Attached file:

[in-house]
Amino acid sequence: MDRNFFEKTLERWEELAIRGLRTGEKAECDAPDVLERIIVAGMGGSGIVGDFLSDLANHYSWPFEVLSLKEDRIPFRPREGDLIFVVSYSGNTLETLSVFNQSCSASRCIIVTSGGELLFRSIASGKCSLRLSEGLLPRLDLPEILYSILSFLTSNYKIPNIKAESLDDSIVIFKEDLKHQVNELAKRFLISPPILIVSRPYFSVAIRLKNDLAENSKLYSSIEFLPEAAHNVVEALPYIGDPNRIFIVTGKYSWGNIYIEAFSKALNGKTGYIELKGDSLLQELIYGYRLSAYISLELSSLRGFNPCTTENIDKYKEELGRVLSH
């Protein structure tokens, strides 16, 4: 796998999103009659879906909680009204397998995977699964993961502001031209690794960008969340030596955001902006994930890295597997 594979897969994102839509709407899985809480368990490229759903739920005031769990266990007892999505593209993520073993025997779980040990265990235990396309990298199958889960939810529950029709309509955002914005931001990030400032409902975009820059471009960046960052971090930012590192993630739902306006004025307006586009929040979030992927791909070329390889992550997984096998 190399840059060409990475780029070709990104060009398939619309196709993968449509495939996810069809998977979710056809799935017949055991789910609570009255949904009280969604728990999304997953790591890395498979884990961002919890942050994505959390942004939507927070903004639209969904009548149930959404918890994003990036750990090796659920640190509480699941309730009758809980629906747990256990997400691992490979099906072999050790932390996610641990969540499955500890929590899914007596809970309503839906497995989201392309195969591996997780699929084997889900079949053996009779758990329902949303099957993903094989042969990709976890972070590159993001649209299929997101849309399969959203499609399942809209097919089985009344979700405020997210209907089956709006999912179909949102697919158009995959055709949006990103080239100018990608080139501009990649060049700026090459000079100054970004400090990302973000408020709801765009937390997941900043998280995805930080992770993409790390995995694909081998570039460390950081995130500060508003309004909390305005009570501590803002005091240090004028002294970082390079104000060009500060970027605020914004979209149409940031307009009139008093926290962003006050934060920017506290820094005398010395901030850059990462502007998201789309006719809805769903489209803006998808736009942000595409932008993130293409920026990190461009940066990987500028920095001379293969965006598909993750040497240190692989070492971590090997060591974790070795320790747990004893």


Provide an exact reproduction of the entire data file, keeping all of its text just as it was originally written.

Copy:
[in-house]
Amino acid sequence: MDRNFFEKTLERWEELAIRGLRTGEKAECDAPDVLERIIVAGMGGSGIVGDFLSDLANHYSWPFEVLSLKEDRIPFRPREGDLIFVVSYSGNTLETLSVFNQSCSASRCIIVTSGGELLFRSIASGKCSLRLSEGLLPRLDLPEILYSILSFLTSNYKIPNIKAESLDDSIVIFKEDLKHQVNELAKRFLISPPILIVSRPYFSVAIRLKNDLAENSKLYSSIEFLPEAAHNVVEALPYIGDPNRIFIVTGKYSWGNIYIEAFSKALNGKTGYIELKGDSLLQELIYGYRLSAYISLELSSLRGFNPCTTENIDKYKEELGRVLSH
């Protein structure tokens, strides 16, 4: 796998999103009659879906909680009204397998995977699964993961502001031209690794960008969340030596955001902006994930890295597997 594979897969994102839509709407899985809480368990490229759903739920005031769990266990007892999505593209993520073993025997779980040990265990235990396309990298199958889960939810529950029709309509955002914005931001990030400032409902975009820059471009960046960052971090930012590192993630739902306006004025307006586009929040979030992927791909070329390889992550997984096998 190399840059060409990475780029070709990104060009398939619309196709993968449509495939996810069809998977979710056809799935017949055991789910609570009255949904009280969604728990999304997953790591890395498979884990961002919890942050994505959390942004939507927070903004639209969904009548149930959404918890994003990036750990090796659920640190509480699941309730009758809980629906747990256990997400691992490979099906072999050790932390996610641990969540499955500890929590899914007596809970309503839906497995989201392309195969591996997780699929084997889900079949053996009779758990329902949303099957993903094989042969990709976890972070590159993001649209299929997101849309399969959203499609399942809209097919089985009344979700405020997210209907089956709006999912179909949102697919158009995959055709949006990103080239100018990608080139501009990649060049700026090459000079100054970004400090990302973000408020709801765009937390997941900043998280995805930080992770993409790390995995694909081998570039460390950081995130500060508003309004909390305005009570501590803002005091240090004028002294970082390079104000060009500060970027605020914004979209149409940031307009009139008093926290962003006050934060920017506290820094005398010395901030850059990462502007998201789309006719809805769903489209803006998808736009942000595409932008993130293409920026990190461009940066990987500028920095001379293969965006598909993750040497240190692989070492971590090997060591974790070795320790747990004893």